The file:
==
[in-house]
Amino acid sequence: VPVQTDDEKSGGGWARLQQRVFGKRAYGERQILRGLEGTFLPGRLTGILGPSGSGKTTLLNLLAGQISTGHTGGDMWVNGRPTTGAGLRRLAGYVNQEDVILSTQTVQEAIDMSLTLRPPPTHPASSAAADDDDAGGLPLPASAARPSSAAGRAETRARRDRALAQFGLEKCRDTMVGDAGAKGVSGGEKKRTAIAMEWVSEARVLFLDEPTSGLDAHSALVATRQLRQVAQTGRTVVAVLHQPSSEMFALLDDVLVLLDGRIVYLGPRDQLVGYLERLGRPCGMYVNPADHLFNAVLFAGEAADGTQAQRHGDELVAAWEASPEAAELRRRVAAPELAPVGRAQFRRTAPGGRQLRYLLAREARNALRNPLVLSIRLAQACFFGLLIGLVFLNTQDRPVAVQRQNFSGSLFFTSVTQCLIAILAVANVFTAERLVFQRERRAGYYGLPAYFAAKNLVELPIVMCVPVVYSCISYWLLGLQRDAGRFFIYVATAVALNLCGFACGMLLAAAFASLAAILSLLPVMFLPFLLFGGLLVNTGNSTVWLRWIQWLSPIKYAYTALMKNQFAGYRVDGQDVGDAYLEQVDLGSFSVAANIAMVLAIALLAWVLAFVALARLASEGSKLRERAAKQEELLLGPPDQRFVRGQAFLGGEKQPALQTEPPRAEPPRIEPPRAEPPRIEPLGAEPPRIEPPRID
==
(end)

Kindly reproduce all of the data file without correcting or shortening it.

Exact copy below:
[in-house]
Amino acid sequence: VPVQTDDEKSGGGWARLQQRVFGKRAYGERQILRGLEGTFLPGRLTGILGPSGSGKTTLLNLLAGQISTGHTGGDMWVNGRPTTGAGLRRLAGYVNQEDVILSTQTVQEAIDMSLTLRPPPTHPASSAAADDDDAGGLPLPASAARPSSAAGRAETRARRDRALAQFGLEKCRDTMVGDAGAKGVSGGEKKRTAIAMEWVSEARVLFLDEPTSGLDAHSALVATRQLRQVAQTGRTVVAVLHQPSSEMFALLDDVLVLLDGRIVYLGPRDQLVGYLERLGRPCGMYVNPADHLFNAVLFAGEAADGTQAQRHGDELVAAWEASPEAAELRRRVAAPELAPVGRAQFRRTAPGGRQLRYLLAREARNALRNPLVLSIRLAQACFFGLLIGLVFLNTQDRPVAVQRQNFSGSLFFTSVTQCLIAILAVANVFTAERLVFQRERRAGYYGLPAYFAAKNLVELPIVMCVPVVYSCISYWLLGLQRDAGRFFIYVATAVALNLCGFACGMLLAAAFASLAAILSLLPVMFLPFLLFGGLLVNTGNSTVWLRWIQWLSPIKYAYTALMKNQFAGYRVDGQDVGDAYLEQVDLGSFSVAANIAMVLAIALLAWVLAFVALARLASEGSKLRERAAKQEELLLGPPDQRFVRGQAFLGGEKQPALQTEPPRAEPPRIEPPRAEPPRIEPLGAEPPRIEPPRID